My Guru's name is Bruce.
I've never called him my Guru, but that is what he is.
Right now, with the downturn in the economy, Bruce drives trucks for a living. He is tall, handsome, in his late fifties, and has a penchant for anything LL Bean makes. There is a crystal clear quality to his face; it is impossible to detect a wrinkle of indifference while looking into it. His wife is a non-practicing Jewish woman who shares his cabin space for her counseling practice. She is deeply gracious.
When he lays his hands on my body, I know there is a benevolent force that unites us. Cells within my body awaken to the dance of love and light. My arms splay open when I lay down on his table as if to say they are surrendering to everything of the moment. Closing my eyes, I focus on the inside of my being and watch the light swirl around to all of the magnificence his consciousness channels through me. We work together to heal my body. I feel deeply safe in his presence.
Three years ago, soon after memories of my childhood abuse surfaced, I could not function physically on my own. My cognitive functioning had slowed, my body was disabled, and my spirit was stagnant. One day, when I came to my therapist's office ready to give up on everything because I was completely miserable and running close to hopeless, she suggested I go see a friend of hers who ran a Jin Shin Jyutsu practice*.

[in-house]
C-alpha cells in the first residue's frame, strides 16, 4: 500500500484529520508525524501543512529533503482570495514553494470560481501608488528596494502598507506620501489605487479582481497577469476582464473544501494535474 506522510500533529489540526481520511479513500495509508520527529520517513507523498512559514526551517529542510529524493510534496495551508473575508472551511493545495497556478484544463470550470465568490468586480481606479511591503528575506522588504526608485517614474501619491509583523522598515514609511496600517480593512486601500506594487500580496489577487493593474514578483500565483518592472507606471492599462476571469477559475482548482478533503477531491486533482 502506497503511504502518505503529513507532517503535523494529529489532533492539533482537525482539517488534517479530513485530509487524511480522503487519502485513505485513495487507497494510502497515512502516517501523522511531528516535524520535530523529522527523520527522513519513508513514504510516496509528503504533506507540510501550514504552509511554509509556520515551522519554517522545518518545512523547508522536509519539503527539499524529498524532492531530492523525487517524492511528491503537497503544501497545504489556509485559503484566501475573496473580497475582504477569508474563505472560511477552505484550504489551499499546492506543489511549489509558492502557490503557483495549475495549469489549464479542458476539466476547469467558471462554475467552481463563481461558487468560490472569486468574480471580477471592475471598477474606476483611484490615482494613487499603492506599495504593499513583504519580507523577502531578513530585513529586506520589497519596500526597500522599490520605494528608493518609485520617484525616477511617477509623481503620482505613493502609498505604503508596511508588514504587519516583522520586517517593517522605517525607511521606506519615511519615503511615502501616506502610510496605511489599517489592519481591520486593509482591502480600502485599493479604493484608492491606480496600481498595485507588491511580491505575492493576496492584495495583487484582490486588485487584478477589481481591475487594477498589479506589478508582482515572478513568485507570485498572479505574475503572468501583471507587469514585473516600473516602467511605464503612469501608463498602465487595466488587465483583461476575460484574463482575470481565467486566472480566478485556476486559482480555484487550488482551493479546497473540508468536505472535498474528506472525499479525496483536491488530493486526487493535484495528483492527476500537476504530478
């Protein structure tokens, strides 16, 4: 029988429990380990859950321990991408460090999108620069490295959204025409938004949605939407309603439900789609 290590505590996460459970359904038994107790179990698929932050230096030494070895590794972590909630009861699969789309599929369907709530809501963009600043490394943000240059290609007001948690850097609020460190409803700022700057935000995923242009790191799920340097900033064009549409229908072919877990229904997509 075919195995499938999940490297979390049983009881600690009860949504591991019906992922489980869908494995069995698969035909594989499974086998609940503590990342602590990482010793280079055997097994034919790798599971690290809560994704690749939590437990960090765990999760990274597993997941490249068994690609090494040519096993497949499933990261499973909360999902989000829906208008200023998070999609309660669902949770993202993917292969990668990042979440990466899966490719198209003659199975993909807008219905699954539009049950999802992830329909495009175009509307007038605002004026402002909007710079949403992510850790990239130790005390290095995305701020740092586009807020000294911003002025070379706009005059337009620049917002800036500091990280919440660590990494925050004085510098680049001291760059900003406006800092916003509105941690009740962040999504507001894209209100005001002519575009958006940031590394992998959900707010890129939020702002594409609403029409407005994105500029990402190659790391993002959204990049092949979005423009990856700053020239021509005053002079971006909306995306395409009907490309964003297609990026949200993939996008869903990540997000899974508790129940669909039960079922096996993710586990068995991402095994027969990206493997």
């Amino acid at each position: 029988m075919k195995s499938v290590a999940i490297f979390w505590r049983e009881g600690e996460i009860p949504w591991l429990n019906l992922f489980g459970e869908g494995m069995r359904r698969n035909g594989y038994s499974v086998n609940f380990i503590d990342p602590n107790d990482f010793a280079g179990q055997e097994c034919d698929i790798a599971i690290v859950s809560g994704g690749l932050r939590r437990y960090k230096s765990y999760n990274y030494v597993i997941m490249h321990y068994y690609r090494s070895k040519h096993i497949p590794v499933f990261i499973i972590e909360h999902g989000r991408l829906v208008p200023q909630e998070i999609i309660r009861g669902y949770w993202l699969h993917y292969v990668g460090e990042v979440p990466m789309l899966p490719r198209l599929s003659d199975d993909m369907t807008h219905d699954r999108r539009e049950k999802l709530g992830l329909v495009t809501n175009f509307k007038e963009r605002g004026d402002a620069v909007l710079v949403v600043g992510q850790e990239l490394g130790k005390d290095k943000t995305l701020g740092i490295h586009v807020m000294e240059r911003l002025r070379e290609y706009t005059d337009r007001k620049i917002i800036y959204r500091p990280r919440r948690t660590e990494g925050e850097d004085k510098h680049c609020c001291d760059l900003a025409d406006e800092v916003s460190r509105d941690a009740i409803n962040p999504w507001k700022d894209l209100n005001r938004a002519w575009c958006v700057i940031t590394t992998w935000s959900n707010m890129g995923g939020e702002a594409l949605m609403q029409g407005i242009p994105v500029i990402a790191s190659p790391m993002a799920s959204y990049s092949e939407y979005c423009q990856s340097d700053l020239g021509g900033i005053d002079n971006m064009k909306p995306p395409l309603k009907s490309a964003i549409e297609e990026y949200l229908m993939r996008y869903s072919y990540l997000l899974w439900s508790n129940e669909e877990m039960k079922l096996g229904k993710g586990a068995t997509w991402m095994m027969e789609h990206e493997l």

There wasn't any decision to make; my desperation was palatable.
I had been to the emergency room three times in the month leading up to meeting Bruce. On my second visit, when my body was shut down to the point of complete paralysis, with intermittent times when I would seize uncontrollably for anywhere between 5 minutes and 5 hours (not exaggerating), I was physically abused by a nurse and cussed out by a doctor.
While I was not able to respond to people, I could still hear them. The nurse was out in the hallway speaking to someone saying she had read my chart and I was here as a “call for attention.” Then, she would come into my room and pinch me severely, on different parts of my body, even though my husband told her I had severe, complex PTSD, was a sexual abuse survivor, and suffered from generalized dissociative disorder. She waited until my husband wasn't in the room to come in. It was terribly painful but I couldn't respond to tell her to stop.
Her reply when I didn't? "Yes, that's right; you lay there and get all the attention you need while others can't get help because you are taking up their bed."